After clearing 9 metres of the descending passage, in about the middle of the afternoon, we came upon a second sealed doorway, which was almost the exact replica of the first. It bore similar seal impressions and had similar traces of successive reopenings and reclosings in the plastering. The seal impressions were of Tut.ankh.Amen and of the Royal Necropolis, but not in any way so clear as those on the first doorway…
Feverishly we cleared away the remaining last scraps of rubbish on the floor of the passage before the doorway, until we had only the clean sealed doorway before us. In which, after making preliminary notes, we made a tiny breach in the top left hand corner to see what was beyond. Darkness and the iron testing rod told us that there was empty space. Perhaps another descending staircase, in accordance to the ordinary royal Theban tomb plan? Or may be a chamber? Candles were procured – the all important tell-tale for foul gases when opening an ancient subterranean excavation – I widened the breach and by means of the candle looked in, while Ld. C., Lady E, and Callender with the Reises waited in anxious expectation.
It was sometime before one could see, the hot air escaping caused the candle to flicker, but as soon as one’s eyes became accustomed to the glimmer of light the interior of the chamber gradually loomed before one, with its strange and wonderful medley of extraordinary and beautiful objects heaped upon one another.
There was naturally short suspense for those present who could not see, when Lord Carnarvon said to me “Can you see anything?”. I replied to him “Yes, it is wonderful.” I then with precaution made the hole sufficiently large for both of us to see. With the light of an electric torch as well as an additional candle we looked in. Our sensations and astonishment are difficult to describe as the better light revealed to us the marvellous collection of treasures: two strange ebony-black effigies of a King, gold sandalled, bearing staff and mace, loomed out from the cloak of darkness; gilded couches in strange forms, lion-headed, Hathor-headed, and beast infernal; exquisitely painted, inlaid, and ornamental caskets; flowers; alabaster vases, some beautifully executed of lotus and papyrus device; strange black shrines with a gilded monster snake appearing from within; quite ordinary looking white chests; finely carved chairs; a golden inlaid throne; a heap of large curious white oviform boxes; beneath our very eyes, on the threshold, a lovely lotiform wishing-cup in translucent alabaster; stools of all shapes and design, of both common and rare materials; and, lastly a confusion of overturned parts of chariots glinting with gold, peering from amongst which was a mannikin. The first impression of which suggested the property-room of an opera of a vanished civilization. Our sensations were bewildering and full of strange emotion. We questioned one another as to the meaning of it all. Was it a tomb or merely a cache? A sealed doorway between the two sentinel statues proved there was more beyond, and with the numerous cartouches bearing the name of Tut.ankh.Amen on most of the objects before us, there was little doubt that there behind was the grave of that Pharaoh.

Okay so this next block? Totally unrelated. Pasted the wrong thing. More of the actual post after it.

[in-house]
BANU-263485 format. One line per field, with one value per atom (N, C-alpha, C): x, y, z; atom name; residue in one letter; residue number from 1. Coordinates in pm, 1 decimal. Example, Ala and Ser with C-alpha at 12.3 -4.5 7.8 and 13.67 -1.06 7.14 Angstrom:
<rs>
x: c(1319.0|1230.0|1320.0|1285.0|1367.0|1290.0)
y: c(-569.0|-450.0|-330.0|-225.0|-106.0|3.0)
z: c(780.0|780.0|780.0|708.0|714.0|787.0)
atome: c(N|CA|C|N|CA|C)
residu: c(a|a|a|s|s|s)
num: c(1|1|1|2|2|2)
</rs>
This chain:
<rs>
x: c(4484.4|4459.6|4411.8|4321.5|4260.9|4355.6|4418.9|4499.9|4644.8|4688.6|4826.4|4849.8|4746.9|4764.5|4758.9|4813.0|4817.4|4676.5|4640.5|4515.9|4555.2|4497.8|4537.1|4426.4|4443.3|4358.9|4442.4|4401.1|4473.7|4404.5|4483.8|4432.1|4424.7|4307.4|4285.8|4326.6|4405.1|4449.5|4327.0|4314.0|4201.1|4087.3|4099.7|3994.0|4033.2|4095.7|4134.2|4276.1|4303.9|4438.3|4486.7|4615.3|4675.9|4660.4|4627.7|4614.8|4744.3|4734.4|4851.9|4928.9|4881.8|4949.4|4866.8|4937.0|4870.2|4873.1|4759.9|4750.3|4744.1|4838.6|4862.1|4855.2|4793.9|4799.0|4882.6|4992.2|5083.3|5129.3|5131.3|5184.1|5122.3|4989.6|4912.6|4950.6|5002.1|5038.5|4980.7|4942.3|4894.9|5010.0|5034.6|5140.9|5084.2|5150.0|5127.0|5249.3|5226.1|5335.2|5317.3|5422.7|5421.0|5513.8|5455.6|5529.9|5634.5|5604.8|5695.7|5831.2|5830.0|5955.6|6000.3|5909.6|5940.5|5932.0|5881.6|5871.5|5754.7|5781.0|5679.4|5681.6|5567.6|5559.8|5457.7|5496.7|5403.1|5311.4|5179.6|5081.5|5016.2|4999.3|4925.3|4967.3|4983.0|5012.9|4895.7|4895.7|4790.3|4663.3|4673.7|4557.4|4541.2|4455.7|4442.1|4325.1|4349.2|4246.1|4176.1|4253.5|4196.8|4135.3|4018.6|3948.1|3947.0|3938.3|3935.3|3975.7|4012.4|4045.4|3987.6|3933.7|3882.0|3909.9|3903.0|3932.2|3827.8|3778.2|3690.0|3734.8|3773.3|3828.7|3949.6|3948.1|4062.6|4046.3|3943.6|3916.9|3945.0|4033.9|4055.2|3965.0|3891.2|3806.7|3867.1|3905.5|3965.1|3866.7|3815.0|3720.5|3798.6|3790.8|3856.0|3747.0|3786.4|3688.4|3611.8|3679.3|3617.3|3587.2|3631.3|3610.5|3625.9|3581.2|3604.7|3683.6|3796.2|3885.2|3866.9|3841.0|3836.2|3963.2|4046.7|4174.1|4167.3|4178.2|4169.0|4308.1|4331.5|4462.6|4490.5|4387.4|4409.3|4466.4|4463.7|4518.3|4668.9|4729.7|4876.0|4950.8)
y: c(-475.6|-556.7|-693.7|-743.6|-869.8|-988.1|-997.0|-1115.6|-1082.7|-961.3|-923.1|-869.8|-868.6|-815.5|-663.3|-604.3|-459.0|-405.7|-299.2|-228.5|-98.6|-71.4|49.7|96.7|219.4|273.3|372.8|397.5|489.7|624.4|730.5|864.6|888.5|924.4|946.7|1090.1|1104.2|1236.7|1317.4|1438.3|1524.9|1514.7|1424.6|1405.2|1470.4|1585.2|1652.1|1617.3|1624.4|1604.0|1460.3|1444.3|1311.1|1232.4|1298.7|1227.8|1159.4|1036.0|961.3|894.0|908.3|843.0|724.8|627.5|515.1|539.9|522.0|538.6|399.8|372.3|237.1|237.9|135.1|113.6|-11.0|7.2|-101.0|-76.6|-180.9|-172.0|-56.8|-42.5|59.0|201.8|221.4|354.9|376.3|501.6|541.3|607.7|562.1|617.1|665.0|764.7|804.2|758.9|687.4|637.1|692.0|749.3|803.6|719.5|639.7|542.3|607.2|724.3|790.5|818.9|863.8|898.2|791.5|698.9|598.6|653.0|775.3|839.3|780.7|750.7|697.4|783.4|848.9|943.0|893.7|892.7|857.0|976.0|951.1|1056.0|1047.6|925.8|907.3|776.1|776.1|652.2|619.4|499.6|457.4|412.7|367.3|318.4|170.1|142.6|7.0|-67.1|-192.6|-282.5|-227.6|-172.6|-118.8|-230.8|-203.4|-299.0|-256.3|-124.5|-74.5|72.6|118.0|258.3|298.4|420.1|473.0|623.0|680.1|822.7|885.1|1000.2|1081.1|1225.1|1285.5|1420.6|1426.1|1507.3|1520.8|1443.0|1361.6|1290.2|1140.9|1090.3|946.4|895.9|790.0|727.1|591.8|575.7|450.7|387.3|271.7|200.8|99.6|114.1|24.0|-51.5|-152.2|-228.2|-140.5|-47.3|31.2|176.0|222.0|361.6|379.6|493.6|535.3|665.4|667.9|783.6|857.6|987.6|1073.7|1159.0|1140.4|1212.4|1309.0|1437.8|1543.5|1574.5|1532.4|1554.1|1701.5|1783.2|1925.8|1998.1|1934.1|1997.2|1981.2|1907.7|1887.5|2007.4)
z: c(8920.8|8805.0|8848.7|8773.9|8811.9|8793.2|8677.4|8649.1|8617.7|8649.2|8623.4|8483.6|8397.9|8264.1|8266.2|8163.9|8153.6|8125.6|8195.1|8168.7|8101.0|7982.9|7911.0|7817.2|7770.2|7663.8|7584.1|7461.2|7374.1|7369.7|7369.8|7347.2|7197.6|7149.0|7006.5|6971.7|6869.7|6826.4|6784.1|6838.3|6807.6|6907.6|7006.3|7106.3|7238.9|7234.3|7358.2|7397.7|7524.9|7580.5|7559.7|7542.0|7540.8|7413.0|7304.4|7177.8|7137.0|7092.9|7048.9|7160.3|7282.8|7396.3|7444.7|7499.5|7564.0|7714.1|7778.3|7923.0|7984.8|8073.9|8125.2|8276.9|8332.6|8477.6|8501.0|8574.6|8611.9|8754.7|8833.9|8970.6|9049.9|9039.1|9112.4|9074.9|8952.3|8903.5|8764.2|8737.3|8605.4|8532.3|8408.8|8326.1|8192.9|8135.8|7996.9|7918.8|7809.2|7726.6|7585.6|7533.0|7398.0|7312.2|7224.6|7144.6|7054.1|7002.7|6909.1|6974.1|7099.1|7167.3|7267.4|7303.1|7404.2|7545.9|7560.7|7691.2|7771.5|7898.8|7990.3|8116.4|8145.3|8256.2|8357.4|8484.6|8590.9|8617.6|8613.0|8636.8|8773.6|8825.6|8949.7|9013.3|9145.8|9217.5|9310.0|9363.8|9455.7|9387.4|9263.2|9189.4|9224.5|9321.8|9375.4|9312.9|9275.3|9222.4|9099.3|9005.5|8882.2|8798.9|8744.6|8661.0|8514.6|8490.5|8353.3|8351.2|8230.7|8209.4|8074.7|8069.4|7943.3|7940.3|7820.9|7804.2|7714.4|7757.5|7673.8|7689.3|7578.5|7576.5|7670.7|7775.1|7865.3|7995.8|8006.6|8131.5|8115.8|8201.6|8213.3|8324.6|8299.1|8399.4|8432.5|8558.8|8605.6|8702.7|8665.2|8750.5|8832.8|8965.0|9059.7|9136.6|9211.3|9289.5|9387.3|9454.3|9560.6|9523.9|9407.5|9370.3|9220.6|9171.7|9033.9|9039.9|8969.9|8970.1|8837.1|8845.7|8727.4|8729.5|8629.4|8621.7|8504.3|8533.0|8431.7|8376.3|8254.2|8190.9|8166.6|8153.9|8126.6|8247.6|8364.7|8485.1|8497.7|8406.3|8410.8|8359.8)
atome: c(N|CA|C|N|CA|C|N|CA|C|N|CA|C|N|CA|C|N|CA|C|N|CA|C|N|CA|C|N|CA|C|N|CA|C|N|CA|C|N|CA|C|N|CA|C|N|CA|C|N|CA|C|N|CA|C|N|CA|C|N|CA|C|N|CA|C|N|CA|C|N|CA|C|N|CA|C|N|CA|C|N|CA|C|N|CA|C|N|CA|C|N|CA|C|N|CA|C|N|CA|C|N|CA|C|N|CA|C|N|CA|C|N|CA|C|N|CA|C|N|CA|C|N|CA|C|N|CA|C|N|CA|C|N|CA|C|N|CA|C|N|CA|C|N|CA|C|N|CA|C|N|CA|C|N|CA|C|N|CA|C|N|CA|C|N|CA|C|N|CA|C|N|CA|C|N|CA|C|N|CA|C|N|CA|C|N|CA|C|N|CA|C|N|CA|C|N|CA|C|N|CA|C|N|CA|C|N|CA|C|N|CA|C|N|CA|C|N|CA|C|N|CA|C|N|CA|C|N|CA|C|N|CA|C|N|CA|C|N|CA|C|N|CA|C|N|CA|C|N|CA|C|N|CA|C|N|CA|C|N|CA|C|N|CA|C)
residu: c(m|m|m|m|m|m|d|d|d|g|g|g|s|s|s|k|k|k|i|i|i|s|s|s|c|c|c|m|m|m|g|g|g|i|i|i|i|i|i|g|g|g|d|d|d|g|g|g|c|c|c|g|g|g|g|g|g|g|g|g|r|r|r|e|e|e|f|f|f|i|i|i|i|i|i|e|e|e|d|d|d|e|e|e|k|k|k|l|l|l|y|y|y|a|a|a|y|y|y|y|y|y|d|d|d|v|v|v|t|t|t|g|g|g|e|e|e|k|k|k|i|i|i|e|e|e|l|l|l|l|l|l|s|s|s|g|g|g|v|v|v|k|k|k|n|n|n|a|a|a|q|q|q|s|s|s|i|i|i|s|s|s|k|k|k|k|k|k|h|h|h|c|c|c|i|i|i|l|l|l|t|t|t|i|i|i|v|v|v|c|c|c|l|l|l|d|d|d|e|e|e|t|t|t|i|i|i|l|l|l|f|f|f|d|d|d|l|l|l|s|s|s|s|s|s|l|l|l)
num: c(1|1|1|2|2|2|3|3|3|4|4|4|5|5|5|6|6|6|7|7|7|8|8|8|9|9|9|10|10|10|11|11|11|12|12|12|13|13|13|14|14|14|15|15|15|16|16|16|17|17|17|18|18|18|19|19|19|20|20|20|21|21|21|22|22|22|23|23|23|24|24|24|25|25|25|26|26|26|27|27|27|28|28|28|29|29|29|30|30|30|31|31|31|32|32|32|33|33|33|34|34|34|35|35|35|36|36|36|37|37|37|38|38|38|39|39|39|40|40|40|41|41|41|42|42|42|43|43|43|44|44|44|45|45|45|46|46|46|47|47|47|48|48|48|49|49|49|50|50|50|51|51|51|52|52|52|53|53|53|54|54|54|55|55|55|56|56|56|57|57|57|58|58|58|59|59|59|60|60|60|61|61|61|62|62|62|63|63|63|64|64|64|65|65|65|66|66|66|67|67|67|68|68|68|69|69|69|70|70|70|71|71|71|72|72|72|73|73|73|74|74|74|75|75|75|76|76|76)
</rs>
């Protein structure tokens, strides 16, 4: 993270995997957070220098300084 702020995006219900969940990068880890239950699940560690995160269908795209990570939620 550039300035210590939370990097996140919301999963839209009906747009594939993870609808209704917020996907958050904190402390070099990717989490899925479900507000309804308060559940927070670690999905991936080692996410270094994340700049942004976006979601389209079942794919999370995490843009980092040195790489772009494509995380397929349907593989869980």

We closed the hole, locked the wooden-grill which had been placed upon the first doorway, we mounted our donkeys and return home contemplating what we had seen.
Advised the Chief Inspector of the Antiquities Department, who was with us at the commencement of the opening of the first doorway, and asked him to come as soon as possible, preferably the following afternoon to enable us to prepare an electrical installation for careful inspection of this extraordinary and pleasing discovery.